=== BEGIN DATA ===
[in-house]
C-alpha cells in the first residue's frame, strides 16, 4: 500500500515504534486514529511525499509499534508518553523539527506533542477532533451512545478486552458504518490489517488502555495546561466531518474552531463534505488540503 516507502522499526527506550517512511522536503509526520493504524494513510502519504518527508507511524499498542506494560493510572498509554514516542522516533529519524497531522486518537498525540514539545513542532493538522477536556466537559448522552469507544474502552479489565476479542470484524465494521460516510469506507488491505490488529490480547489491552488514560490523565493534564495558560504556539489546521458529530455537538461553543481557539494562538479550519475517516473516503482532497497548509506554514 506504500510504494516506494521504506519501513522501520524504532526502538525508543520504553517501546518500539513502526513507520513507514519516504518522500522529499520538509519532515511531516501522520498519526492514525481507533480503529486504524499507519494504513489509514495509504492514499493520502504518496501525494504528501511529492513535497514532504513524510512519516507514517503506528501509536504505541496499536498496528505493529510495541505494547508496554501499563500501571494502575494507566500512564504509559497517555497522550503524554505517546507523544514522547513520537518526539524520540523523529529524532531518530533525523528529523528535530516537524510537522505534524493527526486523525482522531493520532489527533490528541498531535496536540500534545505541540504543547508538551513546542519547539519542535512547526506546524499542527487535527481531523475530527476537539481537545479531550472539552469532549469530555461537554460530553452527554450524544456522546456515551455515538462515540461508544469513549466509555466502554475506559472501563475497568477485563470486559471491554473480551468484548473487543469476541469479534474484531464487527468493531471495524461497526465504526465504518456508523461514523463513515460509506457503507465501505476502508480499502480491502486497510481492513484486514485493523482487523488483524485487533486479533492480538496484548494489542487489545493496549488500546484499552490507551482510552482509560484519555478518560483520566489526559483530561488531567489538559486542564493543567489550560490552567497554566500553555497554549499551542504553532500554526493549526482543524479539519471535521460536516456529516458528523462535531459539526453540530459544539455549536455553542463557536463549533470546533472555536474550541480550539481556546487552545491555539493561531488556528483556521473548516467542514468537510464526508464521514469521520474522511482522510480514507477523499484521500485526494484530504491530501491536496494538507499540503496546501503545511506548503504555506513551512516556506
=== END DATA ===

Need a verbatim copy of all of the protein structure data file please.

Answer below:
[in-house]
C-alpha cells in the first residue's frame, strides 16, 4: 500500500515504534486514529511525499509499534508518553523539527506533542477532533451512545478486552458504518490489517488502555495546561466531518474552531463534505488540503 516507502522499526527506550517512511522536503509526520493504524494513510502519504518527508507511524499498542506494560493510572498509554514516542522516533529519524497531522486518537498525540514539545513542532493538522477536556466537559448522552469507544474502552479489565476479542470484524465494521460516510469506507488491505490488529490480547489491552488514560490523565493534564495558560504556539489546521458529530455537538461553543481557539494562538479550519475517516473516503482532497497548509506554514 506504500510504494516506494521504506519501513522501520524504532526502538525508543520504553517501546518500539513502526513507520513507514519516504518522500522529499520538509519532515511531516501522520498519526492514525481507533480503529486504524499507519494504513489509514495509504492514499493520502504518496501525494504528501511529492513535497514532504513524510512519516507514517503506528501509536504505541496499536498496528505493529510495541505494547508496554501499563500501571494502575494507566500512564504509559497517555497522550503524554505517546507523544514522547513520537518526539524520540523523529529524532531518530533525523528529523528535530516537524510537522505534524493527526486523525482522531493520532489527533490528541498531535496536540500534545505541540504543547508538551513546542519547539519542535512547526506546524499542527487535527481531523475530527476537539481537545479531550472539552469532549469530555461537554460530553452527554450524544456522546456515551455515538462515540461508544469513549466509555466502554475506559472501563475497568477485563470486559471491554473480551468484548473487543469476541469479534474484531464487527468493531471495524461497526465504526465504518456508523461514523463513515460509506457503507465501505476502508480499502480491502486497510481492513484486514485493523482487523488483524485487533486479533492480538496484548494489542487489545493496549488500546484499552490507551482510552482509560484519555478518560483520566489526559483530561488531567489538559486542564493543567489550560490552567497554566500553555497554549499551542504553532500554526493549526482543524479539519471535521460536516456529516458528523462535531459539526453540530459544539455549536455553542463557536463549533470546533472555536474550541480550539481556546487552545491555539493561531488556528483556521473548516467542514468537510464526508464521514469521520474522511482522510480514507477523499484521500485526494484530504491530501491536496494538507499540503496546501503545511506548503504555506513551512516556506